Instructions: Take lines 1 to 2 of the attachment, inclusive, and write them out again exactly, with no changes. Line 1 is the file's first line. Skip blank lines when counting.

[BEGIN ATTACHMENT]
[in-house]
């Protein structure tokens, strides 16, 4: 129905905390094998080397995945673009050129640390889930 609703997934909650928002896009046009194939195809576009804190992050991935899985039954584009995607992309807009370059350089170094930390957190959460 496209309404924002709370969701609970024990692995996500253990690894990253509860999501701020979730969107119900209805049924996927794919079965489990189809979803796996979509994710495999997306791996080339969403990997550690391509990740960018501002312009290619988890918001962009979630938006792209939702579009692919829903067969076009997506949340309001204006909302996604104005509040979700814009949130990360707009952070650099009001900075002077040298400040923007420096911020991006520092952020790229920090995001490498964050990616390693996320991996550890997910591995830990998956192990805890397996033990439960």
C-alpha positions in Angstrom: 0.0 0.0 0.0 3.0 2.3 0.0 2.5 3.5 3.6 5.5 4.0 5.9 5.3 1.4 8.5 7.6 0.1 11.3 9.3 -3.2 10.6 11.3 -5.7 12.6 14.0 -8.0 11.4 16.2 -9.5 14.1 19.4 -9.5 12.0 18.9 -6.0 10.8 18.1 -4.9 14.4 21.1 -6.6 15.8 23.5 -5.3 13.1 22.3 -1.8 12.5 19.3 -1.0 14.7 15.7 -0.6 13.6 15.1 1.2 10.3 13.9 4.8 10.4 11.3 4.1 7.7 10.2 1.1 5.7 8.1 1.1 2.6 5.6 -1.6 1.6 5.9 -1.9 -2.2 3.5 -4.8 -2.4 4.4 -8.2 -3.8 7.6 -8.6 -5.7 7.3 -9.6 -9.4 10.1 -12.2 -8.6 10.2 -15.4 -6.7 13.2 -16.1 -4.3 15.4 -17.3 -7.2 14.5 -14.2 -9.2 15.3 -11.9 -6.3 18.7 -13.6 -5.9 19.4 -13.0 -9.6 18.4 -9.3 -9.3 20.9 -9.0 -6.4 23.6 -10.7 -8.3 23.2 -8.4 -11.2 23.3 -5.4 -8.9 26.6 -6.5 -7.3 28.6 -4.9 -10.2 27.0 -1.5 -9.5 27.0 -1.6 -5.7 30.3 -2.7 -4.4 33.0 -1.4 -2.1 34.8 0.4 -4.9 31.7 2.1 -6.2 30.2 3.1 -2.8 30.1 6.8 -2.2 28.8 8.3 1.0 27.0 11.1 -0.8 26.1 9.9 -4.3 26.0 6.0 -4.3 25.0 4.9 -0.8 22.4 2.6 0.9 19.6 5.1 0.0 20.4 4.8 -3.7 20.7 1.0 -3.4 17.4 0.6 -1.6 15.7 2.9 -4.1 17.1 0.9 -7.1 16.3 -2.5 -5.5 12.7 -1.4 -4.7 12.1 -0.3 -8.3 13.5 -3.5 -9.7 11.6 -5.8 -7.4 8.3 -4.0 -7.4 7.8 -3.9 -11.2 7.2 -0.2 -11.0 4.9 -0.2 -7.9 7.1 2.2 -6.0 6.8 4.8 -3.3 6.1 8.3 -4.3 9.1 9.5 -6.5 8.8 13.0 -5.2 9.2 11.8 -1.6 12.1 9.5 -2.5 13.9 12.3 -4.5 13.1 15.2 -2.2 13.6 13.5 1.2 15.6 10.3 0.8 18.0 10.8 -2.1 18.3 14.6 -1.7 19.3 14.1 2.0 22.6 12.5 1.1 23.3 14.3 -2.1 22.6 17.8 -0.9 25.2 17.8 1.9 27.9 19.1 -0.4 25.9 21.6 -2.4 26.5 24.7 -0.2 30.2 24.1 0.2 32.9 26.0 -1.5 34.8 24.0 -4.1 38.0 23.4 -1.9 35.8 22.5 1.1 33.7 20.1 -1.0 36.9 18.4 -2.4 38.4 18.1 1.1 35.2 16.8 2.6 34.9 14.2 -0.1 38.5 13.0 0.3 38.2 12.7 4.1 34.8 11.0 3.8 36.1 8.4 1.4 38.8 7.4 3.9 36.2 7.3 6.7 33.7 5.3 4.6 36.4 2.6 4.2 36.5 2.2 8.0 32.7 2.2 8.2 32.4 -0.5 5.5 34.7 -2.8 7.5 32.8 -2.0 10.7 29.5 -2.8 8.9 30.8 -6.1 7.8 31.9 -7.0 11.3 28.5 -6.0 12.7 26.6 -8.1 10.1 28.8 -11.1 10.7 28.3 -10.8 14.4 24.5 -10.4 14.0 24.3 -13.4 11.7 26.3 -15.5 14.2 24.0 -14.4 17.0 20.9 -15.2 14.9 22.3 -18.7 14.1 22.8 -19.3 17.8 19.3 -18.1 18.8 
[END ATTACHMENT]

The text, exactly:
[in-house]
């Protein structure tokens, strides 16, 4: 129905905390094998080397995945673009050129640390889930 609703997934909650928002896009046009194939195809576009804190992050991935899985039954584009995607992309807009370059350089170094930390957190959460 496209309404924002709370969701609970024990692995996500253990690894990253509860999501701020979730969107119900209805049924996927794919079965489990189809979803796996979509994710495999997306791996080339969403990997550690391509990740960018501002312009290619988890918001962009979630938006792209939702579009692919829903067969076009997506949340309001204006909302996604104005509040979700814009949130990360707009952070650099009001900075002077040298400040923007420096911020991006520092952020790229920090995001490498964050990616390693996320991996550890997910591995830990998956192990805890397996033990439960």